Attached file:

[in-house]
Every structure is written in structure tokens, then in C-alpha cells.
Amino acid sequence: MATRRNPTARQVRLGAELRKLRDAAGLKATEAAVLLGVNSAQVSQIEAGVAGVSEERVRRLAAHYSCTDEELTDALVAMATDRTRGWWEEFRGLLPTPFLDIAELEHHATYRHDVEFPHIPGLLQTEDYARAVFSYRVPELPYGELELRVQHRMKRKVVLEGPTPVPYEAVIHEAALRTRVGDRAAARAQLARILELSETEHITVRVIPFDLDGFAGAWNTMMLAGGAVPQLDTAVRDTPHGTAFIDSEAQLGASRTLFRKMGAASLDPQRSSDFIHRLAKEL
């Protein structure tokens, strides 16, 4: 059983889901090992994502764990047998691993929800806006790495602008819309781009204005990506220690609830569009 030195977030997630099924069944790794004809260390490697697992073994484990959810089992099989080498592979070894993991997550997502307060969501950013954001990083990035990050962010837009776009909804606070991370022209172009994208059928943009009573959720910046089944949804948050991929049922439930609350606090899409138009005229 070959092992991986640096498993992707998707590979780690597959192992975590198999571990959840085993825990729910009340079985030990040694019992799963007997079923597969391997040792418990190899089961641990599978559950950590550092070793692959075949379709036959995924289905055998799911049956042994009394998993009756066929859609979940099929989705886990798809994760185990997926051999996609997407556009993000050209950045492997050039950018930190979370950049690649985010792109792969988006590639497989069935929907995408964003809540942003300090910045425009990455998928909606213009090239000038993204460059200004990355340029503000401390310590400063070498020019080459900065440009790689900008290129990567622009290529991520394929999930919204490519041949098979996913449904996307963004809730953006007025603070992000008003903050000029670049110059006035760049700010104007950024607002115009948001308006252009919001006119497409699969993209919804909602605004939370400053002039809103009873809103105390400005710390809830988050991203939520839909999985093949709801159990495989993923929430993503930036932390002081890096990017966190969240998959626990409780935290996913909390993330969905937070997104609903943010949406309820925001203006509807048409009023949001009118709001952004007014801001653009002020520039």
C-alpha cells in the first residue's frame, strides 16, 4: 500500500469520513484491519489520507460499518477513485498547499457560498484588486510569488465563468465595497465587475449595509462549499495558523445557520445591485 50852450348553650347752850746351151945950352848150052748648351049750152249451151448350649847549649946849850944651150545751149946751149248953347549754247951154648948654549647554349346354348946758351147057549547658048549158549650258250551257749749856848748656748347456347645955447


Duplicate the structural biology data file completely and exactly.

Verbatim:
[in-house]
Every structure is written in structure tokens, then in C-alpha cells.
Amino acid sequence: MATRRNPTARQVRLGAELRKLRDAAGLKATEAAVLLGVNSAQVSQIEAGVAGVSEERVRRLAAHYSCTDEELTDALVAMATDRTRGWWEEFRGLLPTPFLDIAELEHHATYRHDVEFPHIPGLLQTEDYARAVFSYRVPELPYGELELRVQHRMKRKVVLEGPTPVPYEAVIHEAALRTRVGDRAAARAQLARILELSETEHITVRVIPFDLDGFAGAWNTMMLAGGAVPQLDTAVRDTPHGTAFIDSEAQLGASRTLFRKMGAASLDPQRSSDFIHRLAKEL
């Protein structure tokens, strides 16, 4: 059983889901090992994502764990047998691993929800806006790495602008819309781009204005990506220690609830569009 030195977030997630099924069944790794004809260390490697697992073994484990959810089992099989080498592979070894993991997550997502307060969501950013954001990083990035990050962010837009776009909804606070991370022209172009994208059928943009009573959720910046089944949804948050991929049922439930609350606090899409138009005229 070959092992991986640096498993992707998707590979780690597959192992975590198999571990959840085993825990729910009340079985030990040694019992799963007997079923597969391997040792418990190899089961641990599978559950950590550092070793692959075949379709036959995924289905055998799911049956042994009394998993009756066929859609979940099929989705886990798809994760185990997926051999996609997407556009993000050209950045492997050039950018930190979370950049690649985010792109792969988006590639497989069935929907995408964003809540942003300090910045425009990455998928909606213009090239000038993204460059200004990355340029503000401390310590400063070498020019080459900065440009790689900008290129990567622009290529991520394929999930919204490519041949098979996913449904996307963004809730953006007025603070992000008003903050000029670049110059006035760049700010104007950024607002115009948001308006252009919001006119497409699969993209919804909602605004939370400053002039809103009873809103105390400005710390809830988050991203939520839909999985093949709801159990495989993923929430993503930036932390002081890096990017966190969240998959626990409780935290996913909390993330969905937070997104609903943010949406309820925001203006509807048409009023949001009118709001952004007014801001653009002020520039």
C-alpha cells in the first residue's frame, strides 16, 4: 500500500469520513484491519489520507460499518477513485498547499457560498484588486510569488465563468465595497465587475449595509462549499495558523445557520445591485 50852450348553650347752850746351151945950352848150052748648351049750152249451151448350649847549649946849850944651150545751149946751149248953347549754247951154648948654549647554349346354348946758351147057549547658048549158549650258250551257749749856848748656748347456347645955447